In the mix this week are train travel nostalgia, Angelina Jolie’s pending biopic about Richard Leakey, IUCN’s new Green List to acknowledge excellence in protected area management, and a sobering report on African infrastructure. But there are also a couple of video clips to lighten the heart – one of Barbara, Amboseli’s 65-year-old elephant matriarch, playing – yes playing – in the water, and the other of two rescued caracals being reintroduced into the wilds of Ethiopia. Heart-warming stuff.
In praise of trains
Train travel, not commuting but real train travel across wide open spaces and crossing country borders, brings on a full-blown nostalgia attack about my younger years of exploring Africa. It was cheap, fun and you met wonderful fellow wanderers as you chuffed your way across the veld.
I remember one trip up to Zambia when I shared a coupé with an elderly Catholic priest. He was Irish, of course he was, and was on his way back to his mission after extended ‘home leave’. He was a delightful travelling companion and a great raconteur – but I’m not sure of the veracity of his yarns especially as the day wore on and the large quantities of ale quaffed in the dining car increased the rate of conversational embroidery. But no matter how sozzled the old boy got, once the pub closed and after much decidedly unpriestly language as he struggled into his pyjamas and hunted around for his rosary beads, he would kneel at his bedside and mumble his way through his prayers. He didn’t always make it into bed though as on one occasion daylight found him still on his knees, his torso sprawled out in supplication across his cot. But he woke without the trace of a hangover and with a cheery ‘Isn’t this a fine day to be in Africa’ he would launch straight into a repeat performance.
At a time you could go almost anywhere in Africa as tracks crisscrossed the entire continent. Sadly, as in so many parts of the world, railway infrastructure has taken a bit of a nose dive. But if tales about engines and rolling stock light a fire in your belly then try to get hold of a copy of The Great Steam Trek a splendid tome that celebrates all that was great and quaint in Africa’s age of steam. The book is probably well out of print but you will always find a copy from an antiquarian bookseller or Amazon
A slightly more expensive way to peruse the book would be to travel on Rovos Rail – I am sure there will be a copy in the train library. Rovos Rail is certainly not cheap but it is very, very splendid and it goes to some incredible places. The best of all for me would be to take the itinerary that boards in Cape Town and then lazily winds its way northwards through into Botswana and Zimbabwe, across the Vic Falls bridge and onwards via the Selous Game Reserve in Tanzania to Dar-es-Salaam. Fifteen blissful days on what is hailed as the most luxurious train in the world, and yours for only … Well I leave that for you to research. Read Griffin Shea’s article for CNN to really whet your appetite.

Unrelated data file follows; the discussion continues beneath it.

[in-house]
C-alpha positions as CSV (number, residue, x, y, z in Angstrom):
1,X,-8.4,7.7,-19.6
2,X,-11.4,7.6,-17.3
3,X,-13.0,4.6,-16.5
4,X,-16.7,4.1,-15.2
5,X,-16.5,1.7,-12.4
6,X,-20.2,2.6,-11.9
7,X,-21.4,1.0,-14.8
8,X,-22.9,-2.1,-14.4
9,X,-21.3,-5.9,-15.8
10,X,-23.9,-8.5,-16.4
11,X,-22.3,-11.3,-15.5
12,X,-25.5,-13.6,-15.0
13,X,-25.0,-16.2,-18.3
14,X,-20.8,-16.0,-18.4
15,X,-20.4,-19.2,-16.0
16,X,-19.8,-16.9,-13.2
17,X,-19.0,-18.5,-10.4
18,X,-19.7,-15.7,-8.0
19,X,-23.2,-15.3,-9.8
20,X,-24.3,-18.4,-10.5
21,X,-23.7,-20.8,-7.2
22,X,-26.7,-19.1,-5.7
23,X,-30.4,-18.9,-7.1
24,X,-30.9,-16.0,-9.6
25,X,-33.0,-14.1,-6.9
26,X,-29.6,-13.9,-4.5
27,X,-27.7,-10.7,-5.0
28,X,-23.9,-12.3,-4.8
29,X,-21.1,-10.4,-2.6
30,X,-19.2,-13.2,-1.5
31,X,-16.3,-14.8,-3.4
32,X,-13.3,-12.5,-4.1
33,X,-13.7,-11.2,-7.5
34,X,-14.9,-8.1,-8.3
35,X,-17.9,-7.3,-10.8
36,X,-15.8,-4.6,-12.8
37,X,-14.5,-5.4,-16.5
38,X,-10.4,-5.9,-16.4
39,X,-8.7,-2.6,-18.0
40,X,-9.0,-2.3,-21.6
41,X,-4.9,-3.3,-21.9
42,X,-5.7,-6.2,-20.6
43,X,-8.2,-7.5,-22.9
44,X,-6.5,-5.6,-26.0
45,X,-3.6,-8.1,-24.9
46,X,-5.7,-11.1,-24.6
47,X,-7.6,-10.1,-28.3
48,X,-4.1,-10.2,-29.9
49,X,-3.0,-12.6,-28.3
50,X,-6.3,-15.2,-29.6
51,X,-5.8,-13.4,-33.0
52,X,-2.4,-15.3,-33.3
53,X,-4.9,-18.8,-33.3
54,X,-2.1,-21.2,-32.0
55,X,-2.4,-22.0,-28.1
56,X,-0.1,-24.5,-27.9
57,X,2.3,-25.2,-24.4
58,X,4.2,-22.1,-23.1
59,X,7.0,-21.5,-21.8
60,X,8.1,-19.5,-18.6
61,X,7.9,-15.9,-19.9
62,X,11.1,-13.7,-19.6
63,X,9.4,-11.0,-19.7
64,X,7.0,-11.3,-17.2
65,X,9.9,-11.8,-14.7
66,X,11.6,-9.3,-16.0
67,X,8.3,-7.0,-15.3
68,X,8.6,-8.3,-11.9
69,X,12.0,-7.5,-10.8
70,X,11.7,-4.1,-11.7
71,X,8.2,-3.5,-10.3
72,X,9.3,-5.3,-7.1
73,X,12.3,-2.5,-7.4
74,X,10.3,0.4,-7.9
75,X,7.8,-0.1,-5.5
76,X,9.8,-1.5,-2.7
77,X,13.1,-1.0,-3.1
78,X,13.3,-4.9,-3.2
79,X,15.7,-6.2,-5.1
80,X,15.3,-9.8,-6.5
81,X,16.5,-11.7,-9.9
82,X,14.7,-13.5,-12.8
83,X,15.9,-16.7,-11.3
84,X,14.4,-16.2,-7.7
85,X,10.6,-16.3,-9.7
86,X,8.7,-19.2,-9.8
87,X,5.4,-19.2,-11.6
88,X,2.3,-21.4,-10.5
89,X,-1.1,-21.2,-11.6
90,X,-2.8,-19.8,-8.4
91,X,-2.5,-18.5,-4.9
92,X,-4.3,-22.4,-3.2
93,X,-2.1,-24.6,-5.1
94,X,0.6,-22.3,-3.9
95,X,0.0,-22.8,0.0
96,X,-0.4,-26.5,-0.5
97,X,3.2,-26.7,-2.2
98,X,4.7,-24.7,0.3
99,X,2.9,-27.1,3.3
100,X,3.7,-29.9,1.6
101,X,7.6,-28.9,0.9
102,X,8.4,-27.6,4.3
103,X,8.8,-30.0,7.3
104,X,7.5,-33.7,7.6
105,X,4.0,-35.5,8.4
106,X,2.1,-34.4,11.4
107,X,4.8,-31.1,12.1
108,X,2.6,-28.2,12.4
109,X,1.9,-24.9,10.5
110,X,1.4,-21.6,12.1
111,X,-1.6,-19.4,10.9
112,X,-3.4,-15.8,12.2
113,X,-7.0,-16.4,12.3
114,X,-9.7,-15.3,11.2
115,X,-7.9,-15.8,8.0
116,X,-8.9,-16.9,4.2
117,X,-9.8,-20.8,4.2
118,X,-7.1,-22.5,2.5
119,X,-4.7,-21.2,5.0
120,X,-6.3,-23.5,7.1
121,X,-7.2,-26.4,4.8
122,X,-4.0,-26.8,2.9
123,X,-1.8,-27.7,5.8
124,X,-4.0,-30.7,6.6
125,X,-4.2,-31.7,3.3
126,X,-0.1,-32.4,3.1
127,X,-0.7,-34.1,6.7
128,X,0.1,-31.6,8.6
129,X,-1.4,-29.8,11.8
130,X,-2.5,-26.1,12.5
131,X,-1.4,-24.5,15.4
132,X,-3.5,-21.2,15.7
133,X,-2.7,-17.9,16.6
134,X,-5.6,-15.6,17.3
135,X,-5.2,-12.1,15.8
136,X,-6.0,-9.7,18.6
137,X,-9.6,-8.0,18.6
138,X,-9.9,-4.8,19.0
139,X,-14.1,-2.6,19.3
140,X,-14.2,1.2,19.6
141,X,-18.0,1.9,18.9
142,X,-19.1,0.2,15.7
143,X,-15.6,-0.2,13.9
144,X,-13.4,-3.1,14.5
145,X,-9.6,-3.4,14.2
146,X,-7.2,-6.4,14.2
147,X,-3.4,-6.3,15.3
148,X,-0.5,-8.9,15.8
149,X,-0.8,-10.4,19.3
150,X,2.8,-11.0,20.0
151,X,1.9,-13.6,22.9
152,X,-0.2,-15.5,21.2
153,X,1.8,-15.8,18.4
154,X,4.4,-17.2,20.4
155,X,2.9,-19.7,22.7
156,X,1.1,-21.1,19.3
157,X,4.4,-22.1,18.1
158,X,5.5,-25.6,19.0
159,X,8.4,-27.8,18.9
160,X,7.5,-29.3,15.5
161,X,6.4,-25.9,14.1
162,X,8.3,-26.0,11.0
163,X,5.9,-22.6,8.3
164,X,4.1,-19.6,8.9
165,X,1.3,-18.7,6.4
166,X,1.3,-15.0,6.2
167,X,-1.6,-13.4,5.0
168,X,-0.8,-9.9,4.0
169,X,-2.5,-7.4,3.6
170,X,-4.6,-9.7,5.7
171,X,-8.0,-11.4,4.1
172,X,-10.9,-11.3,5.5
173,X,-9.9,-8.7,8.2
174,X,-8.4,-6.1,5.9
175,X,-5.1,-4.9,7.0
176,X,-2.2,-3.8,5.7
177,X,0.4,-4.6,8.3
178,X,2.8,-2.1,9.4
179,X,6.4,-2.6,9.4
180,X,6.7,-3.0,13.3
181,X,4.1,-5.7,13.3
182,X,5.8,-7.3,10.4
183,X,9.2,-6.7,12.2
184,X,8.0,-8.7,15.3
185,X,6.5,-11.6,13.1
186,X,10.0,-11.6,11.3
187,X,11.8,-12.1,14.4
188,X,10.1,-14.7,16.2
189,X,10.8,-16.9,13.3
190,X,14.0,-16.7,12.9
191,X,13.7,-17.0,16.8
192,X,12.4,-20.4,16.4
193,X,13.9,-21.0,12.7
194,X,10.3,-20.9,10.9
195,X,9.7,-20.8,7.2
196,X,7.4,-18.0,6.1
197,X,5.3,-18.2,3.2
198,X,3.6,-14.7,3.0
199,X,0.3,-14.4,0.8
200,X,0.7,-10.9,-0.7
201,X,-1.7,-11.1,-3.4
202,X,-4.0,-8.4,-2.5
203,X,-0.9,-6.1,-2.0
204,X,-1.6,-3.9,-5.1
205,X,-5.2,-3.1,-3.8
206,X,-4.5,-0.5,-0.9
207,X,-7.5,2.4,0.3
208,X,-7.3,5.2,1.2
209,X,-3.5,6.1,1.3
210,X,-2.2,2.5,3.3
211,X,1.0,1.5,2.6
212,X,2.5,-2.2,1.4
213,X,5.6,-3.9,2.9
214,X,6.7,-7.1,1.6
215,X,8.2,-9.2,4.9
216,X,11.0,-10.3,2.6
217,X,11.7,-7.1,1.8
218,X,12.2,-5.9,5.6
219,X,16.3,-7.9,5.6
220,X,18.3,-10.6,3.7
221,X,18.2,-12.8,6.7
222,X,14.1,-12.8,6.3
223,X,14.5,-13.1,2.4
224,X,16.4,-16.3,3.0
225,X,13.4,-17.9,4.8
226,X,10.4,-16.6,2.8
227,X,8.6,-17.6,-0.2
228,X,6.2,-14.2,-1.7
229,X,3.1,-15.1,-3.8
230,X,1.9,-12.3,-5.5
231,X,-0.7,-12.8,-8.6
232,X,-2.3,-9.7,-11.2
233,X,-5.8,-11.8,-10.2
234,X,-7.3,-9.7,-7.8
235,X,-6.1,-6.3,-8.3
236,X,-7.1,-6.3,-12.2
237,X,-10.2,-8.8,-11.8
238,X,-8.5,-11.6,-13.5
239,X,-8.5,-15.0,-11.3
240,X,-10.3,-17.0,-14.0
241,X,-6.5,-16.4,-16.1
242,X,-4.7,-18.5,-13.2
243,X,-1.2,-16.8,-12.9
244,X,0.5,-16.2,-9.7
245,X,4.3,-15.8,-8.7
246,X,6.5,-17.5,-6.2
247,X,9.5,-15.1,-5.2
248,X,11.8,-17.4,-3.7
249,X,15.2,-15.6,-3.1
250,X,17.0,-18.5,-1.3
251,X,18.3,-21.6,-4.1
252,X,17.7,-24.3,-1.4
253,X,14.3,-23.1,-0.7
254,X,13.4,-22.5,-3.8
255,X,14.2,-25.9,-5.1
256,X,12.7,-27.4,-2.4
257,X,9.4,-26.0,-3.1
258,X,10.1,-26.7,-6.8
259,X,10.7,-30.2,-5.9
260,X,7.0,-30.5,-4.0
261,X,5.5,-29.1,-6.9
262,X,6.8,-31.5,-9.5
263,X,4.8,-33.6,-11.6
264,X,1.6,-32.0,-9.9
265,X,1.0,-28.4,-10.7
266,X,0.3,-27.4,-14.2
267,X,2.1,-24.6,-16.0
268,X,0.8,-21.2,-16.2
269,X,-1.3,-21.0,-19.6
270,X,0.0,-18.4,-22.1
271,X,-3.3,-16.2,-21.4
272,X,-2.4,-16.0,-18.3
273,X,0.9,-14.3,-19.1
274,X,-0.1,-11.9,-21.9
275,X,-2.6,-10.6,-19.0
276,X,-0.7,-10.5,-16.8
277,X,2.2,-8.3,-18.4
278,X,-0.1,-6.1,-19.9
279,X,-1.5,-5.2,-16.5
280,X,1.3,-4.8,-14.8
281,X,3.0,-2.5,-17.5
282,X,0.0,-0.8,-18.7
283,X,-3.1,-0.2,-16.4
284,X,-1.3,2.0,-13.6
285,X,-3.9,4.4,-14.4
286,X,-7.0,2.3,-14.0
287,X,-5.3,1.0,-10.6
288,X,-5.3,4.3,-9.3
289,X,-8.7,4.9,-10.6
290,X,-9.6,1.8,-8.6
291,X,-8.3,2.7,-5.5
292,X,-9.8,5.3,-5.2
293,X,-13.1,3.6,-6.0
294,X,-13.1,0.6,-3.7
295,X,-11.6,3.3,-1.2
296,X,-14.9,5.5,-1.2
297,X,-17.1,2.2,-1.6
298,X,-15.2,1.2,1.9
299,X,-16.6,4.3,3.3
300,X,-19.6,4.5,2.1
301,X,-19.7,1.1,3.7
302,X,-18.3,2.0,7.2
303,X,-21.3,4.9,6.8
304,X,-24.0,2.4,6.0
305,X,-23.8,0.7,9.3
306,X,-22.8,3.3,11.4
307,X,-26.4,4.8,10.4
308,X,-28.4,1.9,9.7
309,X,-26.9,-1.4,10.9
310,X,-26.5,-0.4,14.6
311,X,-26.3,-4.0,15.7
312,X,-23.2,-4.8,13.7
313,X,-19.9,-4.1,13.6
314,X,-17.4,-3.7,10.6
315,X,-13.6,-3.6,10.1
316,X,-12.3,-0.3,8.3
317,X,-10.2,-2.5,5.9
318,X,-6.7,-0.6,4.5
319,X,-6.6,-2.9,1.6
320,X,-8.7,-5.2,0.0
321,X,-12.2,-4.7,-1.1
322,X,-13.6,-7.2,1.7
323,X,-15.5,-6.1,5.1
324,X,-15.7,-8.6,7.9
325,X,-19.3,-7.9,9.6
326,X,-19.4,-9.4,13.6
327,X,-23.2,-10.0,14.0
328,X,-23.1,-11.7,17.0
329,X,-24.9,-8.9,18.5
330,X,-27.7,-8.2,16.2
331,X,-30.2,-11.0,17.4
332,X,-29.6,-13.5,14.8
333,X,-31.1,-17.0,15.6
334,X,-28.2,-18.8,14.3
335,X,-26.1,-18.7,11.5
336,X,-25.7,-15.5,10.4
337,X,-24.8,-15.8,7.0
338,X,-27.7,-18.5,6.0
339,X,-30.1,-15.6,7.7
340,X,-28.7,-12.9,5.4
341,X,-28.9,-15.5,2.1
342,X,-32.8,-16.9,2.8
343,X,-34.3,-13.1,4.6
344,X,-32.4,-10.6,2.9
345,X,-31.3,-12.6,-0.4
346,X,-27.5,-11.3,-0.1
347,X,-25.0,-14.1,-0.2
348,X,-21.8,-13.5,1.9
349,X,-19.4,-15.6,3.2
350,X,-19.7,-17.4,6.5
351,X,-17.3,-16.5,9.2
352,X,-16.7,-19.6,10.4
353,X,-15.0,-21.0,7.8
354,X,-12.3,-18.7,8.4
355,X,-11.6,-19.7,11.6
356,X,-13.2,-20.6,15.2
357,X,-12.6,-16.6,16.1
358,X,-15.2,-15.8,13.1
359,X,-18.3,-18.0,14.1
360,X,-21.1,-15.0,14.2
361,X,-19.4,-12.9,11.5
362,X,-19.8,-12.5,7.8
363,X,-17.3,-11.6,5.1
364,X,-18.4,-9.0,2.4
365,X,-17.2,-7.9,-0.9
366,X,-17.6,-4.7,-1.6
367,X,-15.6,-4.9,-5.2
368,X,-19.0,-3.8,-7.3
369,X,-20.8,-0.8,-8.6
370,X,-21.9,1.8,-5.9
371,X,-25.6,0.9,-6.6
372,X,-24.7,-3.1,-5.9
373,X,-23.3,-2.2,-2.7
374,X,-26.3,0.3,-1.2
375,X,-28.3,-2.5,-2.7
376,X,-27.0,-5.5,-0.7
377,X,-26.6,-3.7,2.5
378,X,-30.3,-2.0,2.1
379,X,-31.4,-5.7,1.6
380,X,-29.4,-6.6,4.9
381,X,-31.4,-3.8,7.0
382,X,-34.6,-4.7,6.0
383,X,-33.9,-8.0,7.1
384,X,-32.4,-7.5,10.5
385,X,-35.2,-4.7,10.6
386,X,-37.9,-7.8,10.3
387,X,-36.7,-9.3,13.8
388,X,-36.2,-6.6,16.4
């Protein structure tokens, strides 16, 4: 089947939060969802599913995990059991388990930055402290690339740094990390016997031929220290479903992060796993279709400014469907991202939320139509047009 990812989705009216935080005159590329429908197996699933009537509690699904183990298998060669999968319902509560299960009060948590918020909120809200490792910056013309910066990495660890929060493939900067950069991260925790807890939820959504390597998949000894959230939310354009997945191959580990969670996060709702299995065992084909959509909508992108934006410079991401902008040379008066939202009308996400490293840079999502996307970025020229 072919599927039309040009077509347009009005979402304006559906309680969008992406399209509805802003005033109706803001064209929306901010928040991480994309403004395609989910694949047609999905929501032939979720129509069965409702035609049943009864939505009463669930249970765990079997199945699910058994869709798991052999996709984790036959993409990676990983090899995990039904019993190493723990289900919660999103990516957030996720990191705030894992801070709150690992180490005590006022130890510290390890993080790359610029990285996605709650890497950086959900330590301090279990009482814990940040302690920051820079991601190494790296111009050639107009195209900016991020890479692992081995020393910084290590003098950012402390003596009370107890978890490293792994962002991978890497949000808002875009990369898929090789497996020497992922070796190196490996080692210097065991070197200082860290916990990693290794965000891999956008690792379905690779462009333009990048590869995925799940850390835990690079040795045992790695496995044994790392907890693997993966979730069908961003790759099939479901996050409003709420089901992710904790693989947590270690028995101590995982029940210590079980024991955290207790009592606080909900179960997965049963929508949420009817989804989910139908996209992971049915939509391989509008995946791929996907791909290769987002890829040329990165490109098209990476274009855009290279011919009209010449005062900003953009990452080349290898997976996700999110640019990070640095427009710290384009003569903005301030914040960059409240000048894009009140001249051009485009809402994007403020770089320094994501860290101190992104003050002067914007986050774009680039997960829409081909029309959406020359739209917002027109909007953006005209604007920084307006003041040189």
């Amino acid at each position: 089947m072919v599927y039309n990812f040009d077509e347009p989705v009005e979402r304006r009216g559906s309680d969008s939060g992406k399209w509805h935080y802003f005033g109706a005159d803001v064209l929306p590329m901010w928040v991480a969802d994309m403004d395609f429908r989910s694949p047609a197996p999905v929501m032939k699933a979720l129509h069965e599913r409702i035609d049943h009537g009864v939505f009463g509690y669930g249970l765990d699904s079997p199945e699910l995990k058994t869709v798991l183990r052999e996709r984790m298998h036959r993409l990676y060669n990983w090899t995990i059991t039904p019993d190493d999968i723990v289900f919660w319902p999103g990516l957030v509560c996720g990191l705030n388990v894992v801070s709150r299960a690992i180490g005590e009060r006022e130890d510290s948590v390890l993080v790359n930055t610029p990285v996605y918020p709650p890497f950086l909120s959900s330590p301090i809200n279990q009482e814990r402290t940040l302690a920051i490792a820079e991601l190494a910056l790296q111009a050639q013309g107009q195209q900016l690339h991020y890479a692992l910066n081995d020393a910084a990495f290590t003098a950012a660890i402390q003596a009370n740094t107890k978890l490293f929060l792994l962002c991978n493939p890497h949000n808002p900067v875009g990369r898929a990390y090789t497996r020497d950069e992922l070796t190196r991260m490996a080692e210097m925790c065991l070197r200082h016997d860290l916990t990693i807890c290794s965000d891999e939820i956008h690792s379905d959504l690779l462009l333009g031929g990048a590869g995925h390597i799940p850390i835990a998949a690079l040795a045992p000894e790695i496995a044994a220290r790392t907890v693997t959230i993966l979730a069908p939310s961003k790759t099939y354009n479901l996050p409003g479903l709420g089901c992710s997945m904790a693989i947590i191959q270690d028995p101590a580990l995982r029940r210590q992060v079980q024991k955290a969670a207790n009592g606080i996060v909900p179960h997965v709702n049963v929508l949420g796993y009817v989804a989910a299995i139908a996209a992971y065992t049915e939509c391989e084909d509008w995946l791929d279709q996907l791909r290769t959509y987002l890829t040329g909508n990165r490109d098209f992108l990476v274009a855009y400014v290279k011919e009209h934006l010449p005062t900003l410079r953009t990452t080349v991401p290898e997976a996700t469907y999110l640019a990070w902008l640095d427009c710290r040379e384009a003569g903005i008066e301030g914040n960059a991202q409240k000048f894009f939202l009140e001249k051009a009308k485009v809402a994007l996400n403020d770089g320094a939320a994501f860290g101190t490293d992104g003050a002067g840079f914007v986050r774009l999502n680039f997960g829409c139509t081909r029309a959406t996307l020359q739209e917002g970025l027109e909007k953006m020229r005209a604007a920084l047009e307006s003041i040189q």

Filming the Life of Leakey
Someone who could definitely afford the Rovos experience would be Angelina Jolie who plans to spend a bit of time in Africa directing and producing a movie about Richard Leakey. With her name attached to the project it will be assured of a lot of attention – even more if her husband is persuaded to play the lead role.
Leakey is no shrinking violet and no doubt the film will appeal to his not inconsiderable sense of self. I hope, though, that it does justice to the rich, indefatigable and controversial life that has made him a towering giant in the world of African conservation. If the script and acting manages to capture even a fraction of his adventures and experiences it will be entertaining at the very least. I’m not convinced by the title: ‘Africa’ – a bit sweeping perhaps?
Leakey’s long-time friend Graham Boynton who writes for The Telegraph has his own reservations about the ‘Hollywoodisation’ of the man’s life. Boynton’s article is worth a read for a quick resume of an extraordinary life force that continues to flow.
I cannot claim to know Leakey as Boynton clearly does, but I have met with him on several occasions and have always enjoyed the sparring nature of his conversation.
I remember asking Leakey for his thoughts on the future of Africa’s protected areas; he was not sanguine. He furrowed his brow and growled: ‘If we want to keep them, we’ll have to put a bloody great fence around them and patrol the borders’.
I was somewhat taken aback as I had always believed him to be a protagonist of the unfenced tradition of East African parks and rather caustic about the fenced approach here in South Africa. I thought for a moment that he was winding me up, but he wasn’t and we went on to discuss the context of his comment in light the ever growing people pressure on wild spaces for living, farming, mining and just about every human activity in between, including poaching.
I hope that we don’t end up with fortress parks but when you see what is happening on the poaching front alone it is hard to believe otherwise. But then we will have lost the battle anyway as alienating people from nature holds an even greater long-term threat. Some how a balance has to be found for people and parks to coexist.
All the major NGOs know this and it is the top of agenda item for most of them. Certainly it was at the recent IUCN 2014 World Parks Congress in Australia where Dr James Watson of the Wildlife Conservation Society told delegates that they need to ‘think big and act fast’ in the effort to maintain and expand protected areas that safeguard wildlife, ecosystems, and the services they provide to animals and people alike.
The new green standard
The Congress also saw the launch of the IUCN’s Green List. Most of us are familiar with the Red List, a precise set of criteria to evaluate the extinction risk of thousands of species and subspecies. The aim is to convey the urgency of conservation issues and to motivate strategies to reduce species extinction. The companion Green List sets out the criteria that will ‘define success for protected areas’, said Julia Marton-Lefèvre, IUCN’s Director General. ‘It is about recognizing those sites that successfully respond to the challenges of the 21st century and contribute to the wellbeing of people and nature.’
The Green List evaluation process includes the quality of protection of natural values, the demonstration of fair and transparent sharing of the costs and benefits of conservation, effective management and long-lasting conservation outcomes. These criteria are tailored and measured according to the challenges and opportunities faced in each country.